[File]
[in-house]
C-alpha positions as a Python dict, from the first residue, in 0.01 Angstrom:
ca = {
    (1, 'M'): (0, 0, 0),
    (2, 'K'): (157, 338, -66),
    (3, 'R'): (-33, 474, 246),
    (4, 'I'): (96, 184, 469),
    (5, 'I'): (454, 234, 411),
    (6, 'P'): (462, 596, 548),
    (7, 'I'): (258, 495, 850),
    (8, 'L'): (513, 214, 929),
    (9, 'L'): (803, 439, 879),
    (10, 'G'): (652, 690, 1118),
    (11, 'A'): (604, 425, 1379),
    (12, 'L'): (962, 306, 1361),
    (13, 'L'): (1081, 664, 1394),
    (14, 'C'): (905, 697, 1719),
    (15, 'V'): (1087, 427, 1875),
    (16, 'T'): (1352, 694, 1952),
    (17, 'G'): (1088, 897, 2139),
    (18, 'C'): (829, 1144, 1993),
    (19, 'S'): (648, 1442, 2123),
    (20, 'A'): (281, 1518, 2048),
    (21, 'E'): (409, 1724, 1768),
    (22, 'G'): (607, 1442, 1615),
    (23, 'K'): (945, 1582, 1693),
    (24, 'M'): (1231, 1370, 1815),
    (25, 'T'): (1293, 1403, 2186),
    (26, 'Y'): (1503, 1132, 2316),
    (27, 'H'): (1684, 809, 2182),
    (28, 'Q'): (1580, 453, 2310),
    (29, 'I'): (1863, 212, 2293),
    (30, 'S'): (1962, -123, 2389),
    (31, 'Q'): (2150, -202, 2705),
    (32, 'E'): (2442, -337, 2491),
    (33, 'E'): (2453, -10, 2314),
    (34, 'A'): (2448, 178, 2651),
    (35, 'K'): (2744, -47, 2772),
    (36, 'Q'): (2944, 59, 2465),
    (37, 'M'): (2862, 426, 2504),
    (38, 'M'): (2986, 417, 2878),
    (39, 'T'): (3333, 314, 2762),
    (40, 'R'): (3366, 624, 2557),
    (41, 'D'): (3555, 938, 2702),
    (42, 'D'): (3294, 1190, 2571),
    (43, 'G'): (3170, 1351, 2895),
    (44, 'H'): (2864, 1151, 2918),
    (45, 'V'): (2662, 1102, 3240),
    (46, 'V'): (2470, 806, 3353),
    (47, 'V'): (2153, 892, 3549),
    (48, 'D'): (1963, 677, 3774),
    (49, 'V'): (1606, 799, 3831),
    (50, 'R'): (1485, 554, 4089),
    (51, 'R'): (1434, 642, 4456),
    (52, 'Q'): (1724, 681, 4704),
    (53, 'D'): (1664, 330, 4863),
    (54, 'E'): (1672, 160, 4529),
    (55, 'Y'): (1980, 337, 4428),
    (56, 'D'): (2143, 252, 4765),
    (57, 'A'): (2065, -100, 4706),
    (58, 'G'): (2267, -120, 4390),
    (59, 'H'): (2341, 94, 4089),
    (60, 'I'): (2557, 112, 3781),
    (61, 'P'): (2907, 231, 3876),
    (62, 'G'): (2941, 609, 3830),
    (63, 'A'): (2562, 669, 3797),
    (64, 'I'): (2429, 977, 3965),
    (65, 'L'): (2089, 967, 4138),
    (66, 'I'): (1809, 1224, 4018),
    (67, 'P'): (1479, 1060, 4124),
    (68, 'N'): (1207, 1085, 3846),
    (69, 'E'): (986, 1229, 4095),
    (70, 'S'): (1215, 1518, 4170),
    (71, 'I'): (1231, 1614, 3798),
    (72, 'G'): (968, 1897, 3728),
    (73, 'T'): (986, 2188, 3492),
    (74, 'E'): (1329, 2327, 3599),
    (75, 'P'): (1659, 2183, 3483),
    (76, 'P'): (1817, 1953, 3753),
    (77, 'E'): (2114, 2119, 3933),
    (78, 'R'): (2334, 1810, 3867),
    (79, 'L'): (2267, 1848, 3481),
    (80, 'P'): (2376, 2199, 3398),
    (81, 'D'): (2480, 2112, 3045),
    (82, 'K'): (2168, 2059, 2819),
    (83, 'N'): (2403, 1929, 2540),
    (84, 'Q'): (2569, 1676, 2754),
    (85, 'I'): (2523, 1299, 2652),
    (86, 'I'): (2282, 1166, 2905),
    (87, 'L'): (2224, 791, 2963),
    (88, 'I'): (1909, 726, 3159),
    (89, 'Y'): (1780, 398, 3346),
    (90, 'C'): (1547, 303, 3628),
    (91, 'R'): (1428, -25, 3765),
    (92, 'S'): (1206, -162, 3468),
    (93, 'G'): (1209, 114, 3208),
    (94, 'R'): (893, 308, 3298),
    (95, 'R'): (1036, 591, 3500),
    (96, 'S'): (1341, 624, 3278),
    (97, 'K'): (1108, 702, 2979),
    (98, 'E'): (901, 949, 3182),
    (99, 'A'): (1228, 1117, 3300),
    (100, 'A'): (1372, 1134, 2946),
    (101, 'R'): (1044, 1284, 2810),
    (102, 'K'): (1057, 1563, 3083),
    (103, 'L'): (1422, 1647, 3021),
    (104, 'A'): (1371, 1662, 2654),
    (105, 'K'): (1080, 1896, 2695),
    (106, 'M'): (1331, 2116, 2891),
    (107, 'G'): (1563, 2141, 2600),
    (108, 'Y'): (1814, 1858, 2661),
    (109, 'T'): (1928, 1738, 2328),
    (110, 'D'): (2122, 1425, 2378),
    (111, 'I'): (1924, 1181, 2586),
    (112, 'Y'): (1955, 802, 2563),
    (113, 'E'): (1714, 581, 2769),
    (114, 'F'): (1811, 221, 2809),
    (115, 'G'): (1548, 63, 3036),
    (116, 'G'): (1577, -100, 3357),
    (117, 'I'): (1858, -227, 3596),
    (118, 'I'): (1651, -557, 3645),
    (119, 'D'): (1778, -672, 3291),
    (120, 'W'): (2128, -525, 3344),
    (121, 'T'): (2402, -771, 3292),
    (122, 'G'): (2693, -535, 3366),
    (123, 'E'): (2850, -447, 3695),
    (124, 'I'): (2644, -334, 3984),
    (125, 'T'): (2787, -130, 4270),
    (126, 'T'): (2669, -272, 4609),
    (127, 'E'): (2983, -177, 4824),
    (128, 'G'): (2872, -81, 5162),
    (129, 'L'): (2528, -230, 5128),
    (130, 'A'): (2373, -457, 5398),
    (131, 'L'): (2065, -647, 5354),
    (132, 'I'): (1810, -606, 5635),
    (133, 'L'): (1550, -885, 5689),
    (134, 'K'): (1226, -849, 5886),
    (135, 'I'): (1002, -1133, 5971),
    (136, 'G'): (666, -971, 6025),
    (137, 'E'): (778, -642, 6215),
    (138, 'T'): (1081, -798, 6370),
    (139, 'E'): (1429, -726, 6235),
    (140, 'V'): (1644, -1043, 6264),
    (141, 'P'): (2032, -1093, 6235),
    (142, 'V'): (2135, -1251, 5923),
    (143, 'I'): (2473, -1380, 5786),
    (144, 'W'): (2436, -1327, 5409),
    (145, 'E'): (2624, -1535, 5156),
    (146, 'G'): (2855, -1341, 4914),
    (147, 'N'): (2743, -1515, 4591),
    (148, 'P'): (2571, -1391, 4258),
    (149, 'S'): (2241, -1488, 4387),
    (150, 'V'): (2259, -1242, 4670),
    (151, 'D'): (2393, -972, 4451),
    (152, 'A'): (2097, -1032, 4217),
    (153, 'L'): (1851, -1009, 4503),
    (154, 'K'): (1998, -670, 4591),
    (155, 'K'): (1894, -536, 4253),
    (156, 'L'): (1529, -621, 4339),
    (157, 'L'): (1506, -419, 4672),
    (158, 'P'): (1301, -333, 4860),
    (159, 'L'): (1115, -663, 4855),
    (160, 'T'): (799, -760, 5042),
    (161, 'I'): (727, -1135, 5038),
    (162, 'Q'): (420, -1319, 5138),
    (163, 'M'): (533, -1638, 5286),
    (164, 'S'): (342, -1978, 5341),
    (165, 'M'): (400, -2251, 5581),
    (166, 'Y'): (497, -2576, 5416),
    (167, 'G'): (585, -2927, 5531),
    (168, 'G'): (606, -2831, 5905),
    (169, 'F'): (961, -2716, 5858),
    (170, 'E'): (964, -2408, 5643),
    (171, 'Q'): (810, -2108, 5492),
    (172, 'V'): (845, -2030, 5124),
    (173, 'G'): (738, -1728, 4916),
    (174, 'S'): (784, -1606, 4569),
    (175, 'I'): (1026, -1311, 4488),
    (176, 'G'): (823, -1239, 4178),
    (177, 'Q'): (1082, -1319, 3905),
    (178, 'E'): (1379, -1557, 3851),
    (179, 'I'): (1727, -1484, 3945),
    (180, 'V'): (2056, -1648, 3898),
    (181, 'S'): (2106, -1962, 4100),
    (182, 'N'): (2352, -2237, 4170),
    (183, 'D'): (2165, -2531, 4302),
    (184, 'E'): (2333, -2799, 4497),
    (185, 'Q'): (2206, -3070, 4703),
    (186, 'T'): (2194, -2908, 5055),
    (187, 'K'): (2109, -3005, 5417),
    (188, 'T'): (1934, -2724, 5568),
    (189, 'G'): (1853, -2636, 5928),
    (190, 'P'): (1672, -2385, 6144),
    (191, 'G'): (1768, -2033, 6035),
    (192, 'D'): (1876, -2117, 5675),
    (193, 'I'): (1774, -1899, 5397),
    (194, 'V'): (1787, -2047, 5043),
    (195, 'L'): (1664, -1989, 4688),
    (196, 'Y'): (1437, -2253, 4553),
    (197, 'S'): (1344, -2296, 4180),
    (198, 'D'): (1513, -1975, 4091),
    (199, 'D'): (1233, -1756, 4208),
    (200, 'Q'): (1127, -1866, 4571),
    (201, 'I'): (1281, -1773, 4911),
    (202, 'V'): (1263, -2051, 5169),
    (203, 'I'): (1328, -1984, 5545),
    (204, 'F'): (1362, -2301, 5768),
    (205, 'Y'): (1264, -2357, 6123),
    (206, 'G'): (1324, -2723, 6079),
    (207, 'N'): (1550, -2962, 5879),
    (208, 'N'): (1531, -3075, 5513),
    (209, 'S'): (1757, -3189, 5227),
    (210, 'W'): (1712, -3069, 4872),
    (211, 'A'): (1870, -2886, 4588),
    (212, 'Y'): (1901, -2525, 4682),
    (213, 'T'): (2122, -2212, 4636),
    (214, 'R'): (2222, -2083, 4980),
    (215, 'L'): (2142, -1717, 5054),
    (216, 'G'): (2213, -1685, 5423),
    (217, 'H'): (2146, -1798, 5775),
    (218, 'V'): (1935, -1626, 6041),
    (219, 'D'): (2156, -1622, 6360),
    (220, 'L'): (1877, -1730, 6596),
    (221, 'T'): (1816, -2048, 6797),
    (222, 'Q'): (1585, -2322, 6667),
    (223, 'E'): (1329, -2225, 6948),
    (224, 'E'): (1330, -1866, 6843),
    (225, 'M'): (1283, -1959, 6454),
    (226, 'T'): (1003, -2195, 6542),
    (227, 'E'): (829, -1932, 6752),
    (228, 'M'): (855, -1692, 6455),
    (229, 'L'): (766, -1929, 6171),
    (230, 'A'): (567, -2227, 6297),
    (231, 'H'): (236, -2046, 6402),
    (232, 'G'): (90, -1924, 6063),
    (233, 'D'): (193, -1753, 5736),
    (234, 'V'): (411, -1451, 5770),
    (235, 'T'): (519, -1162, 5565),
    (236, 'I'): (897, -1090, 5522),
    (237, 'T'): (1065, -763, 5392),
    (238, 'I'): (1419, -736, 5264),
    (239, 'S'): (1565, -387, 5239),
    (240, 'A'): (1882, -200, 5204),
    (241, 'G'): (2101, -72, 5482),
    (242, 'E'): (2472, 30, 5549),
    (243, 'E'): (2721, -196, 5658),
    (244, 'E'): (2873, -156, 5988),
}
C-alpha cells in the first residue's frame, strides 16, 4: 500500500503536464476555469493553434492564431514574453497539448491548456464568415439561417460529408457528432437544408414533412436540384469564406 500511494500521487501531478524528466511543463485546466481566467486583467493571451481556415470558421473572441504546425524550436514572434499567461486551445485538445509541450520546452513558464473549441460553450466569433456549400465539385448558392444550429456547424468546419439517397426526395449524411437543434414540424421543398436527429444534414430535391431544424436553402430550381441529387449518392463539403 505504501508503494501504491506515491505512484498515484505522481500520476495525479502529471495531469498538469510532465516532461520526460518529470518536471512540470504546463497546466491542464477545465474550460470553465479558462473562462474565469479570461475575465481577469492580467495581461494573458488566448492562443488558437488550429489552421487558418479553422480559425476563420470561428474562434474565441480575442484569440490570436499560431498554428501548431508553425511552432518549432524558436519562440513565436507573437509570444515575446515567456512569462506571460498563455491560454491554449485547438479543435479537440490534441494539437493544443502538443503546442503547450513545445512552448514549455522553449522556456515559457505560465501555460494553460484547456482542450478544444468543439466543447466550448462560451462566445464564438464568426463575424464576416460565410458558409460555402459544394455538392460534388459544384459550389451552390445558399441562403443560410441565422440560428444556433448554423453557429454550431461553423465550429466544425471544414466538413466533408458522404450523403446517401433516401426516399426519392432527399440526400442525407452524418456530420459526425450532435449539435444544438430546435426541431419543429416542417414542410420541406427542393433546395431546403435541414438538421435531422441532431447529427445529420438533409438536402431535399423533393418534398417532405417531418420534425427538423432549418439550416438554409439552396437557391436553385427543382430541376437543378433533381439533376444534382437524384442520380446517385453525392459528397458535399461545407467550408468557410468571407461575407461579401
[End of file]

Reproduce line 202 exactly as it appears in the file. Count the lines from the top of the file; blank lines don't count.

    (199, 'D'): (1233, -1756, 4208),